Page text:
"have thought of the information which was given to them by the Sergeant in charge of the case at Walthamstow police station?"
So the industrial tribunal is saying that the information given by the prosecution mattered. At no time was any check made with the defence. In other words, the case was assumed to be proven even after it had been dismissed. That cannot be right.

Why on earth is an industrial tribunal—let alone what happened at the first hearing—and the management of the Financial Times asking for only the prosecution side? Does it not have a duty to ask for the defence side? Did it not have a duty to ask the solicitor and not just Mr. Tobitt, who all along was making the points that I have been making? It cannot be right to assume guilt.

To summarise my points, the Financial Times has brought itself into disrepute by the handling of this case. It was a disgraceful overreaction by what is, by any standard, a good newspaper. It should never have got itself into that position. It was a pathetic display of almost paranoid fear of what might be said in papers such as The Sun and the Daily Mirror. You, Mr. Deputy Speaker, and I would not even be here if we had such fears. Indeed, it might be said that we might be brought into disrepute if the House of Commons reacted in such a way.

An industrial tribunal must be weak in a situation in which a case is closely linked to a court case and the only contact is with the prosecution side. That is an important part of my case. It cannot be right for an industrial tribunal, a disciplinary hearing and all involved from that point of view to communicate with the prosecution but not with the defence lawyer, who deals with the case but who cannot represent the client at the tribunal because the client does not have any money.

The reason for dismissal by the industrial tribunal related only marginally to the reasons given by the Financial Times. It seems that the tribunal assumed, as did the Financial Times, that Mr. Tobitt was guilty. That was a disgraceful slur on the reputation of a man who had already suffered far more than any of us will suffer in that way in our lives. It should never be allowed to happen again.

2.51 pm

The hon. Member for Hammersmith (Mr. Soley) will appreciate that I know much more now about his concerns, having heard his speech, than I could have known beforehand. Inevitably, in the nature of these matters, the titles of debates do not always yield up their secrets as well as they might.

The hon. Gentleman will accept that I cannot pass comment on the criminal court case to which he referred. Nor can I speak about the quality of the judgment made by the industrial tribunal. He would be the first to complain, and rightly so, if he felt that in any sense Ministers reserved unto themselves the right or privilege to go through findings made by an industrial tribunal and comment on them.

Having said that, I will respond to some of the concerns that the hon. Gentleman voiced, and it might help if I began by setting out the sequence of events as I understand them to have occurred. The hon. Gentleman spoke of the arrest and what followed. A search was made of the effects, which led the police to find the photographs in the boot of the car, and they obviously saw that some of them bore the Financial Times logo. Some of them had been trimmed and others had not.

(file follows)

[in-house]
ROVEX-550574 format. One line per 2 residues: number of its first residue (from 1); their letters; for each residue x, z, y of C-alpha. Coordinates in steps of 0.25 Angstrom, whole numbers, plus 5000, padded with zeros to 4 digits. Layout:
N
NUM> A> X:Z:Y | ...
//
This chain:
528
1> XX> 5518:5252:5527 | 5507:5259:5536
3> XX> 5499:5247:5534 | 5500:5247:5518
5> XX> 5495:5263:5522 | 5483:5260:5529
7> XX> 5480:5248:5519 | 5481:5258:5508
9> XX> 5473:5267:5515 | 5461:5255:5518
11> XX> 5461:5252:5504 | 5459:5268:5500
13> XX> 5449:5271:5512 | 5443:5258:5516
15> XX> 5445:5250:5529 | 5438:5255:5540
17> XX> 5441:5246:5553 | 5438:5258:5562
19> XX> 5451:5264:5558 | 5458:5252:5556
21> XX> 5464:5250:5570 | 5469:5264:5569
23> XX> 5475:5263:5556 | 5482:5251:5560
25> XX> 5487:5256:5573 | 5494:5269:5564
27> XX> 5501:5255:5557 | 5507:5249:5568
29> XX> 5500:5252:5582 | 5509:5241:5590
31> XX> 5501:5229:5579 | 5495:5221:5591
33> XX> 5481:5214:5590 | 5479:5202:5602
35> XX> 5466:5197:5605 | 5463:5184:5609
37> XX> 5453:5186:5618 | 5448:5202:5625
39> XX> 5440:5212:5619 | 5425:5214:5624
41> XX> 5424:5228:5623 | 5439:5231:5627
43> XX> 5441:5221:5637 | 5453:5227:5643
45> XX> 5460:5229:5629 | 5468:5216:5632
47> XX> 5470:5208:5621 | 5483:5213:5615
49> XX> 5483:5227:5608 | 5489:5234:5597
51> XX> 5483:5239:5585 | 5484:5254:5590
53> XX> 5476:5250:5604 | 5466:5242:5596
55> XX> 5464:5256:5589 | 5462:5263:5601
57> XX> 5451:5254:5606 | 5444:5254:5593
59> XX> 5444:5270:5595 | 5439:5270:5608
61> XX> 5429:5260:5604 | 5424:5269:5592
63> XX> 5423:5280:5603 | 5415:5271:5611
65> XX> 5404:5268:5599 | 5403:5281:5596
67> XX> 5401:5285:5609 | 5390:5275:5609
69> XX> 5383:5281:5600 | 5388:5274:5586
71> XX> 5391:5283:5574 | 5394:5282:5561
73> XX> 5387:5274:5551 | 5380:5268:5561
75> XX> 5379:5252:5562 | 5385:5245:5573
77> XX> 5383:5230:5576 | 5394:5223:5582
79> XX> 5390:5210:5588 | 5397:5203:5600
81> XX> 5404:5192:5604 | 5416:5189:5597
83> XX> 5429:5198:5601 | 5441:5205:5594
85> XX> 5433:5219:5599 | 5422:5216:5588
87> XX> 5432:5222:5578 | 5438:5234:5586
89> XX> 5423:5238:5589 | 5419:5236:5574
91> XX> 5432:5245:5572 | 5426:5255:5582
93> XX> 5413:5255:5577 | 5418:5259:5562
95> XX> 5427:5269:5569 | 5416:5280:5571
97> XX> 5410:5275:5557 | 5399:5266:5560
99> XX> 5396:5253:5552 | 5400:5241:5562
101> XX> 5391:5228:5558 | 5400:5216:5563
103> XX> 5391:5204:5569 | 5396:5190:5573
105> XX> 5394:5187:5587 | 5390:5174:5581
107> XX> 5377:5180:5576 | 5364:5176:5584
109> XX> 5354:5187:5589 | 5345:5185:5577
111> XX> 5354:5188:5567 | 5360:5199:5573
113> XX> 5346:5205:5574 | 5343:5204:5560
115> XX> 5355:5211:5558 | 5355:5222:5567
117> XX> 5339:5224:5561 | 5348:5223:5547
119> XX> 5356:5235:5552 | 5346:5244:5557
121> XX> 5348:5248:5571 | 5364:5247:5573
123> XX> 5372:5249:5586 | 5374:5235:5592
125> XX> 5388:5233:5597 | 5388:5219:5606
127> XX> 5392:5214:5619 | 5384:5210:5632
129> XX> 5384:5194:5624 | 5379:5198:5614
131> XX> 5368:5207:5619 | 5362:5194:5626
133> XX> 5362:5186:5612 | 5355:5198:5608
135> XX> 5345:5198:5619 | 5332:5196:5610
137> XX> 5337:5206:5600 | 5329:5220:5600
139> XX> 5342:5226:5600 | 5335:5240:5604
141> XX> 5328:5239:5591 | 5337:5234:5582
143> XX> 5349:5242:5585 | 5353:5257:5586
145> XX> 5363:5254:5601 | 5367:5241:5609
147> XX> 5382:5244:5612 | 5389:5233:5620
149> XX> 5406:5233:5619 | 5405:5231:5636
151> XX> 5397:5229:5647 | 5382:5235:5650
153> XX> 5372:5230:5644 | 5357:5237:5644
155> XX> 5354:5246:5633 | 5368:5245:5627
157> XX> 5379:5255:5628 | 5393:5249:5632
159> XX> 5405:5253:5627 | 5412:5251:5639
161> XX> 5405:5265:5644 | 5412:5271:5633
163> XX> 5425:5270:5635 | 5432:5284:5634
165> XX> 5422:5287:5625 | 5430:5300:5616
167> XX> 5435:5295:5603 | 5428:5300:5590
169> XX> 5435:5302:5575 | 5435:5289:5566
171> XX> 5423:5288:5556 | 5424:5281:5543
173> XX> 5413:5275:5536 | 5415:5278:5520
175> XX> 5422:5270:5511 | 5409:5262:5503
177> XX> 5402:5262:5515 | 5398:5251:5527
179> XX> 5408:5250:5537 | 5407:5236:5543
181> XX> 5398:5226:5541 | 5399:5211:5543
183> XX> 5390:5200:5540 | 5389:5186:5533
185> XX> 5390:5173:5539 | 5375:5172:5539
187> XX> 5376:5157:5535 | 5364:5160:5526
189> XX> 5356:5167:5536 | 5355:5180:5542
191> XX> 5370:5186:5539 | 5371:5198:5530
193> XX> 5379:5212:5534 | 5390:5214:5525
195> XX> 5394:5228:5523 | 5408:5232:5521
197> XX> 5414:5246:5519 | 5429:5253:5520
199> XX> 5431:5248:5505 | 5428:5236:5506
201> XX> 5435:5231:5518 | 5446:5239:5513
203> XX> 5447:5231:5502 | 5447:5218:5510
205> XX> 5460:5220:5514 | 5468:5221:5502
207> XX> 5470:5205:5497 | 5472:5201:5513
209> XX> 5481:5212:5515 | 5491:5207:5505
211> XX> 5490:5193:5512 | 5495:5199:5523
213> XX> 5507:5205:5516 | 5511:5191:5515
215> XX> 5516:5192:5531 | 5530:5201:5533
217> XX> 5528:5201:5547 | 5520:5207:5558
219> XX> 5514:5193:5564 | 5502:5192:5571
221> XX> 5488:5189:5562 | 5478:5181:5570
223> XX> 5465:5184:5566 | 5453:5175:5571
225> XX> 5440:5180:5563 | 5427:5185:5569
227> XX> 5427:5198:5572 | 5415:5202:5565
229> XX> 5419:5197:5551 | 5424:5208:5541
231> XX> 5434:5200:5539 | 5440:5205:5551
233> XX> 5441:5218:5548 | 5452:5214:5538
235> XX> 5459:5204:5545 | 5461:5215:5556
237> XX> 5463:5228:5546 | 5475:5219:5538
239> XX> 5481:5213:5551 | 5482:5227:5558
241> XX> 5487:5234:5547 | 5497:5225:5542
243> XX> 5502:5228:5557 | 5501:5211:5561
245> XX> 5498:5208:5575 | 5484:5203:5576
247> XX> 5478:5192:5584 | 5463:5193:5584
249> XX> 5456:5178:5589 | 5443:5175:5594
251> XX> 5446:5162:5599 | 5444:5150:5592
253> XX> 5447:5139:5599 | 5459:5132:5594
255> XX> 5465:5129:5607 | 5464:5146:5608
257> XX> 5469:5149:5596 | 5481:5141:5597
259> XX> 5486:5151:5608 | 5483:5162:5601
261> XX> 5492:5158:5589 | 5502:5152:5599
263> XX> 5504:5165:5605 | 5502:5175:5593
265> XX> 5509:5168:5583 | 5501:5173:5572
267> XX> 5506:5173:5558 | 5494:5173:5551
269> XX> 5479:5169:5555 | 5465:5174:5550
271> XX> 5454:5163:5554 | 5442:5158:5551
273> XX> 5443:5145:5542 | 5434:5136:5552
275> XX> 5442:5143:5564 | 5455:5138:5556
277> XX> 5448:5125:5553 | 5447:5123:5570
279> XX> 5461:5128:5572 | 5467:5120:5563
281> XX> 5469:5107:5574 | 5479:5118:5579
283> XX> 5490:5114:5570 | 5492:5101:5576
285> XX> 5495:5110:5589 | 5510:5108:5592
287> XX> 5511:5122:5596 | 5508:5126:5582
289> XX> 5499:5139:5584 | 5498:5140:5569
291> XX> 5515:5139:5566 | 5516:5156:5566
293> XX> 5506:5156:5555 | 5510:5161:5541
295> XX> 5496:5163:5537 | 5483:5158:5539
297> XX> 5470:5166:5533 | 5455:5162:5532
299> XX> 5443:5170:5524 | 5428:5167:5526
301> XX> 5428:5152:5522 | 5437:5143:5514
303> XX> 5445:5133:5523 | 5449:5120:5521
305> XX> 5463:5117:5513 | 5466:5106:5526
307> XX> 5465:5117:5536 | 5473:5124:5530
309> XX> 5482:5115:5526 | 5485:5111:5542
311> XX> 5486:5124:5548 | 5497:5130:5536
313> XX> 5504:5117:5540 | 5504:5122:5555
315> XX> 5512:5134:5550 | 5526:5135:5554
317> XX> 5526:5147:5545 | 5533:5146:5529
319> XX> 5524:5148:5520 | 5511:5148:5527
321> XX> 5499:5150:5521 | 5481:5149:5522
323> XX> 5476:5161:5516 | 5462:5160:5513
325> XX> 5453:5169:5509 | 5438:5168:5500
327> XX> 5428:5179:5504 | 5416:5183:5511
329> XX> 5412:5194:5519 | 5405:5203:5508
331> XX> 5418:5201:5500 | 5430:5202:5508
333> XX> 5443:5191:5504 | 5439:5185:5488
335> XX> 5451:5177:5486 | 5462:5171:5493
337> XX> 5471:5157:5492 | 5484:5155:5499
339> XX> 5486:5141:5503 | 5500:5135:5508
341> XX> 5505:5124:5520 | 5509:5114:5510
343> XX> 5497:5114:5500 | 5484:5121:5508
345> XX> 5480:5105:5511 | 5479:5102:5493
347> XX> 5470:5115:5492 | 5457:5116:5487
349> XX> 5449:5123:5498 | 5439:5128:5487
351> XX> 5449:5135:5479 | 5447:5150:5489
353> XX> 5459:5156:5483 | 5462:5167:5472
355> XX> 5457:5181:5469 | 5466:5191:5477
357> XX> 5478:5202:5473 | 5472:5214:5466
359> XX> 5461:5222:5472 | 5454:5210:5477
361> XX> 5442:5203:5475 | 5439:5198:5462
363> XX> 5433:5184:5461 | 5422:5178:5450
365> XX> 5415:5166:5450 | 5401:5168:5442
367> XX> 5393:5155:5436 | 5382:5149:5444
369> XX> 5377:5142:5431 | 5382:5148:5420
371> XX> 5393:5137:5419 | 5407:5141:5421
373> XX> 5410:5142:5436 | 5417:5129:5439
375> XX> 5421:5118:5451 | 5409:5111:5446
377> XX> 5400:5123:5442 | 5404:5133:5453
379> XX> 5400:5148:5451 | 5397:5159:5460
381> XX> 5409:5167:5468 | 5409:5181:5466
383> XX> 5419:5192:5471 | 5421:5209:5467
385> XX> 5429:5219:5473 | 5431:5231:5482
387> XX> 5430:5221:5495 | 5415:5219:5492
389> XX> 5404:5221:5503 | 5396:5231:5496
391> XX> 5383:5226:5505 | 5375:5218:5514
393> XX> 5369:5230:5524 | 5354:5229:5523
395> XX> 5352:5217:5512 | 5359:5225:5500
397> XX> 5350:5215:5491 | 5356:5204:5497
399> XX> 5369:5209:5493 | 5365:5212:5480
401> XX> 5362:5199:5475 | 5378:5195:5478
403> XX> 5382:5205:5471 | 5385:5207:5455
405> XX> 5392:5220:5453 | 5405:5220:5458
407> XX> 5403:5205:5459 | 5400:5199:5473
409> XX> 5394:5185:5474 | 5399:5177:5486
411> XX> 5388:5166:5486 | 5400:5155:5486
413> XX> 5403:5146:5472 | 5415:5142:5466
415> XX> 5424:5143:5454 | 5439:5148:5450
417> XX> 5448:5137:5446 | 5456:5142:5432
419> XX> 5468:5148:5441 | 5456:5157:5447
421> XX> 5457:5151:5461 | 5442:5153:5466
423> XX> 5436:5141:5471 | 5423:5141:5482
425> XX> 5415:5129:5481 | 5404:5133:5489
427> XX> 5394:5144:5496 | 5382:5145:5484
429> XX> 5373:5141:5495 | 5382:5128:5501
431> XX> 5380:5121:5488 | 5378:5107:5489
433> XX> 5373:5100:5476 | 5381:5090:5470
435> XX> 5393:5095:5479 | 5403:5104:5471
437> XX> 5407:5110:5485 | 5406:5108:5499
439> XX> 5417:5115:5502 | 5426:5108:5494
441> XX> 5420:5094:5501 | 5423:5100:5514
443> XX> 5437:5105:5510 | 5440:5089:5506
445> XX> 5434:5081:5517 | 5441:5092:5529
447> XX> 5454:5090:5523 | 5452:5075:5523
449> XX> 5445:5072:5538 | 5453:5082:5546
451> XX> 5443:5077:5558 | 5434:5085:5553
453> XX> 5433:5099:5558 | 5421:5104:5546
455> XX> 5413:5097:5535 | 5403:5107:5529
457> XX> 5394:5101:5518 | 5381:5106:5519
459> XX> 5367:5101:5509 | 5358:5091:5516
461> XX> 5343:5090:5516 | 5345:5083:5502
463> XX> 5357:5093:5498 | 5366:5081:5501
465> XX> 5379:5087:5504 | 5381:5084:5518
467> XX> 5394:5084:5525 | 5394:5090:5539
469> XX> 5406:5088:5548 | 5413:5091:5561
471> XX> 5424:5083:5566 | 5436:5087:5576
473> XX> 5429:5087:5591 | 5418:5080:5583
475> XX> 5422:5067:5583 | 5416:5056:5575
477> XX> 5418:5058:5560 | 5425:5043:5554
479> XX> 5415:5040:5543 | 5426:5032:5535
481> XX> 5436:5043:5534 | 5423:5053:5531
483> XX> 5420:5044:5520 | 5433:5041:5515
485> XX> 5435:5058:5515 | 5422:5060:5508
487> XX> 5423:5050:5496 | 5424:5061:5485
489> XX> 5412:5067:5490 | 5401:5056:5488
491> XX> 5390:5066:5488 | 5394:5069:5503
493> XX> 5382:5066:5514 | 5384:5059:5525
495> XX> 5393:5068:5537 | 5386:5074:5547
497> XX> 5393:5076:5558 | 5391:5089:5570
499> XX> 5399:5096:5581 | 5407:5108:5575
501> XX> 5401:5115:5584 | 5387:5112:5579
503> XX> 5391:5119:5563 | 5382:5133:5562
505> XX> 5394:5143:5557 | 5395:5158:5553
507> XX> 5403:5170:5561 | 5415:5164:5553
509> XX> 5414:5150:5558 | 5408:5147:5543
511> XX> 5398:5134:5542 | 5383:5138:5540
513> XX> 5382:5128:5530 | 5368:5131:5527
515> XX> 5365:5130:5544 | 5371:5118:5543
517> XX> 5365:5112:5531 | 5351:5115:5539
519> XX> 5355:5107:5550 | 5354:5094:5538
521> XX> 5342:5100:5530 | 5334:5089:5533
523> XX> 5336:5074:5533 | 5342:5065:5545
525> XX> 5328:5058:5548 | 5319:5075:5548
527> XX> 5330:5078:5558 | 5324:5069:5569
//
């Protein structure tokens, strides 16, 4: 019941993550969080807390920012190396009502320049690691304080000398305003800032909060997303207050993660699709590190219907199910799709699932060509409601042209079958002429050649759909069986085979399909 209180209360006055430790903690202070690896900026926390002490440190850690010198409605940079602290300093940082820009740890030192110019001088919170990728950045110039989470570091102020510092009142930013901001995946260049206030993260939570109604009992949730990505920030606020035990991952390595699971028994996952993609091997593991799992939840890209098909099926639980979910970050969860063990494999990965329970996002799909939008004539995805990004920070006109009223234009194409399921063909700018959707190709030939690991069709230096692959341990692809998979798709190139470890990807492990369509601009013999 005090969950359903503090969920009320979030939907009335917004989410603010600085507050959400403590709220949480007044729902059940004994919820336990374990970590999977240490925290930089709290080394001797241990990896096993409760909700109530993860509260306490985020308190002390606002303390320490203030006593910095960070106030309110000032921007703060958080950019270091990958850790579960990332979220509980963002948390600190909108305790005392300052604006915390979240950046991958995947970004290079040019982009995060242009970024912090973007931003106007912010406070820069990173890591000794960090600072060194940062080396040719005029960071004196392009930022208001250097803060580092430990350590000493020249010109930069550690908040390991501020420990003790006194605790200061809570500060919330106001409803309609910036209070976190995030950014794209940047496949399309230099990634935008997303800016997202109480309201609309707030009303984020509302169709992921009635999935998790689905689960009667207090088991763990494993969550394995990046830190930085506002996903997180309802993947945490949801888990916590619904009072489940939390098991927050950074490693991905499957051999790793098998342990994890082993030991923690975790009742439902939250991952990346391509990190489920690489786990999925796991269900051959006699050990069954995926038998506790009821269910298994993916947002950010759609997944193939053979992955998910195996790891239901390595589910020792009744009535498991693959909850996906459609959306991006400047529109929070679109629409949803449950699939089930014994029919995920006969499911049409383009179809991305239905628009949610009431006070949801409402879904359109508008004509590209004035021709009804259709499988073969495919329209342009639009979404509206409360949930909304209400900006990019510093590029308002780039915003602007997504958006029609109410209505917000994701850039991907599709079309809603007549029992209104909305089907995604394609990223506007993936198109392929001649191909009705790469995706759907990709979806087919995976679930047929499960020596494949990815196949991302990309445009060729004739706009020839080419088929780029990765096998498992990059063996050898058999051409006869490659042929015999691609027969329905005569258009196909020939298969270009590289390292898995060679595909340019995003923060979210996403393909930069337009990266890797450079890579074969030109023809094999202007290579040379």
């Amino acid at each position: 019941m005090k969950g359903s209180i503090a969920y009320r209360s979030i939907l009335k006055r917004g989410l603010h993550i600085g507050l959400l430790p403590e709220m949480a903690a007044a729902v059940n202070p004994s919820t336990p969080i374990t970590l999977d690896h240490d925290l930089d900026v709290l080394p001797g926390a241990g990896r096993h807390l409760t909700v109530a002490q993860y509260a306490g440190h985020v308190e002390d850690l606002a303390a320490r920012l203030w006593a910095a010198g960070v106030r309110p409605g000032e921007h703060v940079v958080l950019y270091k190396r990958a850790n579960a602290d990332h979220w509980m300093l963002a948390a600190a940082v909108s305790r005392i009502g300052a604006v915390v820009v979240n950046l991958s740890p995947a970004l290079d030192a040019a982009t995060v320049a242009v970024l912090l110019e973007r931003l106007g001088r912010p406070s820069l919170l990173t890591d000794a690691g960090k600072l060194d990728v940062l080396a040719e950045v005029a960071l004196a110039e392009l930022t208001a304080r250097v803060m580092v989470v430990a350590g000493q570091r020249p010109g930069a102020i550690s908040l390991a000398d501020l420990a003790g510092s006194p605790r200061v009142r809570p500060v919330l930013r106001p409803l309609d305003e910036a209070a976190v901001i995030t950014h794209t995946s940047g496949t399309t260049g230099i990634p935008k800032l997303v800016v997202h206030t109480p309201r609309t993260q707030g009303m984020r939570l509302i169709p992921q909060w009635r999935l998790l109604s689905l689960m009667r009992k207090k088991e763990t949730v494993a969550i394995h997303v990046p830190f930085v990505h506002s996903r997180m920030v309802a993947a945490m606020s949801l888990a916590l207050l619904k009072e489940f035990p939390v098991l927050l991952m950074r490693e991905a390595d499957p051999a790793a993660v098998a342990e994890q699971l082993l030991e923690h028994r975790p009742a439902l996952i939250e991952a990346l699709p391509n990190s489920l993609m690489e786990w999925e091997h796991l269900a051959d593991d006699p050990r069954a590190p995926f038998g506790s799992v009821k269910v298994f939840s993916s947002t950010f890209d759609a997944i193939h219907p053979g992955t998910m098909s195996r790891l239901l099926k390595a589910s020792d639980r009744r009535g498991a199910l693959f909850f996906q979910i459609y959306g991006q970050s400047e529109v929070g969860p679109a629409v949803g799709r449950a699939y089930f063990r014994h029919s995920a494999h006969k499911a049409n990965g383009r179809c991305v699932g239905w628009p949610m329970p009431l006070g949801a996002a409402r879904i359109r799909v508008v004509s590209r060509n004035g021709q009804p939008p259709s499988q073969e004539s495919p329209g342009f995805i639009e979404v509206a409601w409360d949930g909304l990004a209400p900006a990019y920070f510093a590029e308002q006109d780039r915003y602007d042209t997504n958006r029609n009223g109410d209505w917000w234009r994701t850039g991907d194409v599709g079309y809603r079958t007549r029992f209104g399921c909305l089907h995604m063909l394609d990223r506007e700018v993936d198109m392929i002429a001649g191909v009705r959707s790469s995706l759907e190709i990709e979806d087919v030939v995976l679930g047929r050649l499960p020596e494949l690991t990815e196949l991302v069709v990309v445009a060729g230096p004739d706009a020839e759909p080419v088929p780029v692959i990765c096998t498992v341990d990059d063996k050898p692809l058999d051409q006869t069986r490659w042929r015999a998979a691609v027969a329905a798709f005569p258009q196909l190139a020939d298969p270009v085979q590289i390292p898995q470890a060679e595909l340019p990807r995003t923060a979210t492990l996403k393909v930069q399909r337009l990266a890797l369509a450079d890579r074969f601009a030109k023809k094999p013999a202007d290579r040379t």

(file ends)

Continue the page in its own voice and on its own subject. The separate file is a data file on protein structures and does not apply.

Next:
At that stage, the police asked officials of the Financial Times to examine the photographs and, on the basis of that examination, formed the conclusion that the photographs were pornographic. Obviously, an explanation was called for from Mr. Tobitt. The police felt that an explanation was called for because it appeared that one set of photographs at least had been printed on Financial Times specialist equipment. That was clearly the case because they bore the FT logo.

I understand that at that stage the senior industrial relations executive and the production manager interviewed Mr. Tobitt and that, while mentioning his arrest, he did not refer to the photographs. They did not take any immediate action at that stage but told him to report for work as usual. They then themselves examined the photographs, which were still held by the police. They had a further interview with Mr. Tobitt, who at that stage was represented by his union representative, and again he did not mention the photographs.

At that stage, the FT executive and manager themselves raised the subject and, after a short adjournment, declared that they would be considering disciplinary charges, and I believe I am correct in saying that Mr. Tobbit was suspended on full pay pending a disciplinary hearing. That was conducted some days later, in accordance with the disciplinary procedures, after a full letter had been sent to Mr. Tobbit detailing the charges against him. At the disciplinary hearing, Mr. Tobitt was represented by his union. Matters were thoroughly gone into and it was decided that he should be dismissed.